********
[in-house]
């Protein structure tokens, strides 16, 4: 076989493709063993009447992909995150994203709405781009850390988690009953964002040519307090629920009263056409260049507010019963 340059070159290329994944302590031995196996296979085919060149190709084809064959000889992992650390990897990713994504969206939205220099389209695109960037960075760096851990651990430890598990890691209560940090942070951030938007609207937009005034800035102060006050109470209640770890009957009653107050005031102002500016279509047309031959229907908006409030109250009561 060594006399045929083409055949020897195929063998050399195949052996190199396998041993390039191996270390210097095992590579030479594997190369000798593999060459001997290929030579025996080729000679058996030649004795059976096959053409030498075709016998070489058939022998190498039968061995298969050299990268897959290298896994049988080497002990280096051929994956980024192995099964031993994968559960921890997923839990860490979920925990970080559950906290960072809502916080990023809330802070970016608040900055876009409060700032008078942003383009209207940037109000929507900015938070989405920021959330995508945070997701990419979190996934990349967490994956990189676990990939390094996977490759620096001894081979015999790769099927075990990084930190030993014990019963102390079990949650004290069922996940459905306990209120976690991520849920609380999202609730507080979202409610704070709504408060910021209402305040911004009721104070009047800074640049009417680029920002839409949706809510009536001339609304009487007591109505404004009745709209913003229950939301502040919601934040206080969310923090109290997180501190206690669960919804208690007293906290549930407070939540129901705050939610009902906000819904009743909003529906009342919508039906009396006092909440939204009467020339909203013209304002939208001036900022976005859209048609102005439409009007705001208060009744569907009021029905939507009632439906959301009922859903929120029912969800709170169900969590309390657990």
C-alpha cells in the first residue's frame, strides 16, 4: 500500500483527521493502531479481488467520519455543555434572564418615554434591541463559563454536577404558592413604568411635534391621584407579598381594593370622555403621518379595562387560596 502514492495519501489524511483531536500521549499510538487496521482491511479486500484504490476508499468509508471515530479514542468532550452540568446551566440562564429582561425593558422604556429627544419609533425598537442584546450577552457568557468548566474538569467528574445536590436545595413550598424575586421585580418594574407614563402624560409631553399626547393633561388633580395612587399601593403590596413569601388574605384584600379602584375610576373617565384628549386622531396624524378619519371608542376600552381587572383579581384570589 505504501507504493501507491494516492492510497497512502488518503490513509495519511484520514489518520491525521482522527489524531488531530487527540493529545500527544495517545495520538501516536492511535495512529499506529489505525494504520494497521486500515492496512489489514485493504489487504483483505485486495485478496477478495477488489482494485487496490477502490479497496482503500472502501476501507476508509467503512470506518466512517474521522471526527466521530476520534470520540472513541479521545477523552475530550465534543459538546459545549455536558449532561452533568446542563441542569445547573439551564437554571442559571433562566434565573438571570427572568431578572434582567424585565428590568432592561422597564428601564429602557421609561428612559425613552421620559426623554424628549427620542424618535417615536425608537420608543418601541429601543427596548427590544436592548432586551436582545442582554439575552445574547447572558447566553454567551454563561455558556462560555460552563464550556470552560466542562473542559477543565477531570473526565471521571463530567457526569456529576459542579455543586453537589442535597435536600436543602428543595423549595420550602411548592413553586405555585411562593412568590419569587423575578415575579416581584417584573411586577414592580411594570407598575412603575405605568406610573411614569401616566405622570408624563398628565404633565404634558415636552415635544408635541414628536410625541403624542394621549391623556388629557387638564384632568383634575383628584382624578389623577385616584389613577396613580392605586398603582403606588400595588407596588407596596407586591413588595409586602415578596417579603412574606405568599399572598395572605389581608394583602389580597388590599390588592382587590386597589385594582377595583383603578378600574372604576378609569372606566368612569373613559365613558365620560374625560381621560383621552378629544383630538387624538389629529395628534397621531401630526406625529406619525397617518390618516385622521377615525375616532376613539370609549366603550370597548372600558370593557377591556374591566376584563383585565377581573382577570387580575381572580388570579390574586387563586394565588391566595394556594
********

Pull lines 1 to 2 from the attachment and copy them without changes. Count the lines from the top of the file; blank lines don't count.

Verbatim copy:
[in-house]
């Protein structure tokens, strides 16, 4: 076989493709063993009447992909995150994203709405781009850390988690009953964002040519307090629920009263056409260049507010019963 340059070159290329994944302590031995196996296979085919060149190709084809064959000889992992650390990897990713994504969206939205220099389209695109960037960075760096851990651990430890598990890691209560940090942070951030938007609207937009005034800035102060006050109470209640770890009957009653107050005031102002500016279509047309031959229907908006409030109250009561 060594006399045929083409055949020897195929063998050399195949052996190199396998041993390039191996270390210097095992590579030479594997190369000798593999060459001997290929030579025996080729000679058996030649004795059976096959053409030498075709016998070489058939022998190498039968061995298969050299990268897959290298896994049988080497002990280096051929994956980024192995099964031993994968559960921890997923839990860490979920925990970080559950906290960072809502916080990023809330802070970016608040900055876009409060700032008078942003383009209207940037109000929507900015938070989405920021959330995508945070997701990419979190996934990349967490994956990189676990990939390094996977490759620096001894081979015999790769099927075990990084930190030993014990019963102390079990949650004290069922996940459905306990209120976690991520849920609380999202609730507080979202409610704070709504408060910021209402305040911004009721104070009047800074640049009417680029920002839409949706809510009536001339609304009487007591109505404004009745709209913003229950939301502040919601934040206080969310923090109290997180501190206690669960919804208690007293906290549930407070939540129901705050939610009902906000819904009743909003529906009342919508039906009396006092909440939204009467020339909203013209304002939208001036900022976005859209048609102005439409009007705001208060009744569907009021029905939507009632439906959301009922859903929120029912969800709170169900969590309390657990």